In the immediate offset method, the non-pension-holding spouse receives an immediate distribution of marital assets, providing that spouse with the equivalent of an equitable share of the other spouse's pension, notwithstanding that the pension will not be received until some future time. To arrive at this equivalent of an equitable share, various calculations are made, assuming that the pension-holding spouse is at retirement age: life expectancy, appropriate interest rates, contingencies such as death and disability; these variables are factored in to reach a present value. Troyen, Pension Value and Equitable Distribution, 10 Fam.L.Rep. (BNA) 3001 (1983). Present value is the estimate of present worth of these future benefits. Zollars v. Zollars, 397 Pa. Super. 204, 209-210, 579 A.2d 1328, 1330 (1990), allocatur denied, 527 Pa. 603, 589 A.2d 693 (1991). Present value is thus multiplied by the coverture fraction or the pension portion earned during marriage to determine the appropriate award for the non-pension-holding spouse. Troyen, supra. Under the deferred distribution method, it is not necessary to calculate present value since actual calculations are made on the benefit determination date, the coverture fraction being multiplied by the pension-holding spouse's actual benefit to determine actual value. Braderman, supra.
In the present case, each party introduced expert testimony analyzing the present value of the pensions of both Husband and Wife. Wife's federal civil service retirement pension was valued at $5,478 and is not at issue. The conclusions of the experts with regard to the value of Husband's pension, however, varied significantly, depending upon retirement age, the discount rate and other variables utilized. The trial court, itself, remarked that the valuations placed upon Husband's pension ranged from "a low of $24,205 to a high of $170,348.78." Opinion, dated July 11, 1991, at 3. The trial court commented that:
The protracted proceedings in this case have served to underscore the less than scientific ability of experts to reach a fair valuation of a fully vested, but not matured, defined benefit pension.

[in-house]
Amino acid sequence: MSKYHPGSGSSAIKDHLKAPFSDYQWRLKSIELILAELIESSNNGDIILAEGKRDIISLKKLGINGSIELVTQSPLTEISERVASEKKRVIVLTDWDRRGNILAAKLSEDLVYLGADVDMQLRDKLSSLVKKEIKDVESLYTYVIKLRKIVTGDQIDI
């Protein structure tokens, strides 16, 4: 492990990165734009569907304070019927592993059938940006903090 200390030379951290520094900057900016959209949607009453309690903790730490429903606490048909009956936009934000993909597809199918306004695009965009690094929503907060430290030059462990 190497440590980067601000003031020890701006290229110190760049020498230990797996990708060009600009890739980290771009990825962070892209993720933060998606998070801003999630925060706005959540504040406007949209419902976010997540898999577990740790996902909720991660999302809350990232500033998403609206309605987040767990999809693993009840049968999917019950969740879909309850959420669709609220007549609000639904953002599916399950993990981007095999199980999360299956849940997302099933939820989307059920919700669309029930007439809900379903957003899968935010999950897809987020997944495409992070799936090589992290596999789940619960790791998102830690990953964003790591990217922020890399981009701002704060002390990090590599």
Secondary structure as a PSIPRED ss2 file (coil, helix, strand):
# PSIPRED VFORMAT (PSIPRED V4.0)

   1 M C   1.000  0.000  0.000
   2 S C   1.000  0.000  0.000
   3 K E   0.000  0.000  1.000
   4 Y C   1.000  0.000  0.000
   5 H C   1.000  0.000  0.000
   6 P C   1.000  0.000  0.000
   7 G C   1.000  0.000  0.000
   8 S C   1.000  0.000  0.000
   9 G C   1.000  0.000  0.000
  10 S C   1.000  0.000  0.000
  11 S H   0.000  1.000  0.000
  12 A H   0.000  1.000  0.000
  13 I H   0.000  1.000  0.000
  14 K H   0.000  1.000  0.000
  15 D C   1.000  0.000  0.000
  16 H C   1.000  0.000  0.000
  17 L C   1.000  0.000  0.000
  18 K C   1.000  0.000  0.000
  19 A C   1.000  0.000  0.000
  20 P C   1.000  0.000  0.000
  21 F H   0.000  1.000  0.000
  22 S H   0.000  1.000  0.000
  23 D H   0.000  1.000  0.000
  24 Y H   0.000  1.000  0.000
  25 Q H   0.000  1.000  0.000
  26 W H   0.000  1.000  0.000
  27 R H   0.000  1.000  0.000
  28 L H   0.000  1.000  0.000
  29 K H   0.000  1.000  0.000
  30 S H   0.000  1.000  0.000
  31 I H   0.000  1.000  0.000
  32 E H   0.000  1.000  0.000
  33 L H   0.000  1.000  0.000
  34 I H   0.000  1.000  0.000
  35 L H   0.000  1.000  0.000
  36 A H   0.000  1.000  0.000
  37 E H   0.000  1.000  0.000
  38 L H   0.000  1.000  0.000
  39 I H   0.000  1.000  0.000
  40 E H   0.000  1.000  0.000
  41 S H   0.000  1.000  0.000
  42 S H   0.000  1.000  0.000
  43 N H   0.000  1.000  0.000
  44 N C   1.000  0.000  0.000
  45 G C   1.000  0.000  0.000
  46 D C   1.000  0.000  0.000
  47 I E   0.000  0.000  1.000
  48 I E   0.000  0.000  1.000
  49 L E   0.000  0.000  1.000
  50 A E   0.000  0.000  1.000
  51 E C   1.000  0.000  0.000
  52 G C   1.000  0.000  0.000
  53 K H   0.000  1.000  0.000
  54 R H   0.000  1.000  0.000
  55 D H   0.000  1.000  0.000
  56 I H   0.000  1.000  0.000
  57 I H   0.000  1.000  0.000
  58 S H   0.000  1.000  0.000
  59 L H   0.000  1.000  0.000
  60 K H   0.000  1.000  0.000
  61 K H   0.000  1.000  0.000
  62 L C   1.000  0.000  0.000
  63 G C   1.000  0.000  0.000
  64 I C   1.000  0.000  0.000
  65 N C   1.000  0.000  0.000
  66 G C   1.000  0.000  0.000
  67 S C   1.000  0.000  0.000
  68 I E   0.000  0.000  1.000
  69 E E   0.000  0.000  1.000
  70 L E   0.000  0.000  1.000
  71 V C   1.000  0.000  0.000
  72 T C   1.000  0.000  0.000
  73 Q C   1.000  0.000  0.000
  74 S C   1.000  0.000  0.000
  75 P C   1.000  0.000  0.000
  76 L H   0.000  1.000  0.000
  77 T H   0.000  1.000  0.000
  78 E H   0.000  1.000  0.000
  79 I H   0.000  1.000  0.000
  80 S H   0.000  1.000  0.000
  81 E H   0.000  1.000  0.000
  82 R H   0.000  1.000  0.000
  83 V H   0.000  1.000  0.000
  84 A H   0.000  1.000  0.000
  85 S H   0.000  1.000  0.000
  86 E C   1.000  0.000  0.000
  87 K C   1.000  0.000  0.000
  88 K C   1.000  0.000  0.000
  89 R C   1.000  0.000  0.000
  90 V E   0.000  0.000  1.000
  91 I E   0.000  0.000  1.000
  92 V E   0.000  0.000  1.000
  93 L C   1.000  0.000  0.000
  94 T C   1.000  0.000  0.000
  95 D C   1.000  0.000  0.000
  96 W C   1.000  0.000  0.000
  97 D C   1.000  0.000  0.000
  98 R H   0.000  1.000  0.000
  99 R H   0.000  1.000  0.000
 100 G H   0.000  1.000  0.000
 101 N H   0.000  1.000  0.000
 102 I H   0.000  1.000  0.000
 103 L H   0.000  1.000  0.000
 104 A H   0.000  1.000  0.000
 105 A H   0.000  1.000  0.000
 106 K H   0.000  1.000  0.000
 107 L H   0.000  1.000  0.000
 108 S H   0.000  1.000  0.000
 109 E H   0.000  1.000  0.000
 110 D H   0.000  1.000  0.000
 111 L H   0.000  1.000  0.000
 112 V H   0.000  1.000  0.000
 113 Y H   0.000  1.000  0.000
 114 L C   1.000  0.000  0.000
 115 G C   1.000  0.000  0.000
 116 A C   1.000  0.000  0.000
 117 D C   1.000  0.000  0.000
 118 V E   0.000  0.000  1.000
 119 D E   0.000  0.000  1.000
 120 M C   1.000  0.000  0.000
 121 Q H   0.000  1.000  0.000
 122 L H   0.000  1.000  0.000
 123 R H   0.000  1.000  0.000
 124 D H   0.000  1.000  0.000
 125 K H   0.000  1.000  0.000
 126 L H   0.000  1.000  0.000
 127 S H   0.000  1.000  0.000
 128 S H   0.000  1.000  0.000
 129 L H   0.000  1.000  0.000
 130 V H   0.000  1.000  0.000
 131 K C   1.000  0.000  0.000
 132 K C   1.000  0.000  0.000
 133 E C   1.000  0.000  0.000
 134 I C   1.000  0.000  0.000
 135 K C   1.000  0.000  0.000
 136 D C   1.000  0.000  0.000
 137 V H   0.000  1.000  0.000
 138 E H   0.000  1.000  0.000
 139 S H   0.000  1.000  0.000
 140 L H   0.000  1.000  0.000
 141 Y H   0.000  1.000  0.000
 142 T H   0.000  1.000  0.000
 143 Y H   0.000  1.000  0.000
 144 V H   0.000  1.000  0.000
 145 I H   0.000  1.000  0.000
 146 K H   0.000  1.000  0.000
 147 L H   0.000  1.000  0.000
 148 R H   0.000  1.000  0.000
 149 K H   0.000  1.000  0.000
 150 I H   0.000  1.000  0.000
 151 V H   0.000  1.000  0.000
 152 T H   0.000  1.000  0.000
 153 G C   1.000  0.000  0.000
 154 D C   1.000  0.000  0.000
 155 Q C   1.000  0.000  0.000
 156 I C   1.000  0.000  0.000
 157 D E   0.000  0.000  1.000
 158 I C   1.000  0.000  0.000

Opinion, dated 7/11/91 at 5.
From this comment and the testimony of the pension experts, we fail to understand how the trial court, with equity, could have used the immediate offset method in distributing Husband's pension in the present case. The trial court has, in essence, utilized a present value to order a deferred payment. We have held such determinations to be an abuse of discretion in the past. See King v. King, 332 Pa. Super. 526, 481 A.2d 913 (1984); Zollars, supra. Here, we are likewise constrained to find that a formula for the distribution of marital assets utilizing the deferred distribution method where the marital asset offset is based on present value is inappropriate.
Next, Husband contends that our recent decision in Cornbleth v. Cornbleth, 397 Pa. Super. 421, 580 A.2d 369 (1990), allocatur denied, 526 Pa. 648, 585 A.2d 468 (1991), requires that the portion of his Civil Service Retirement System pension equaling the present value of participation in the social security system should be excluded from the present value of his pension included in the marital estate. In Cornbleth, husband was a Civil Service Retirement System participant, while wife was not. Thus, as the trial court in the case now before us properly observed, "[t]he goal of the Court in Cornbleth was to equate the pensions of the husband and wife by excising the equivalent value of Social Security benefits from the husband's pension and rendering that portion of the pension non-marital property." Opinion, dated July 11, 1991, at 7. However, in the present case, unlike Cornbleth, both Husband and Wife are participants in the Civil Service Retirement System. Neither Husband nor Wife pays social security taxes; neither Husband nor Wife is entitled to social security benefits. Hence, we conclude that the trial court has not committed an abuse of discretion by declining to extend the reasoning in Cornbleth to the present case.
Our review of the remaining issues raised by appellant forces the conclusion that they lack merit. Accordingly, for the foregoing reasons, we vacate the order of the trial court docketed July 11, 1991, and remand to allow the trial court to determine whether the immediate offset method or the deferred distribution method of equitable distribution should be utilized in the present case.
Vacated and remanded. Jurisdiction relinquished.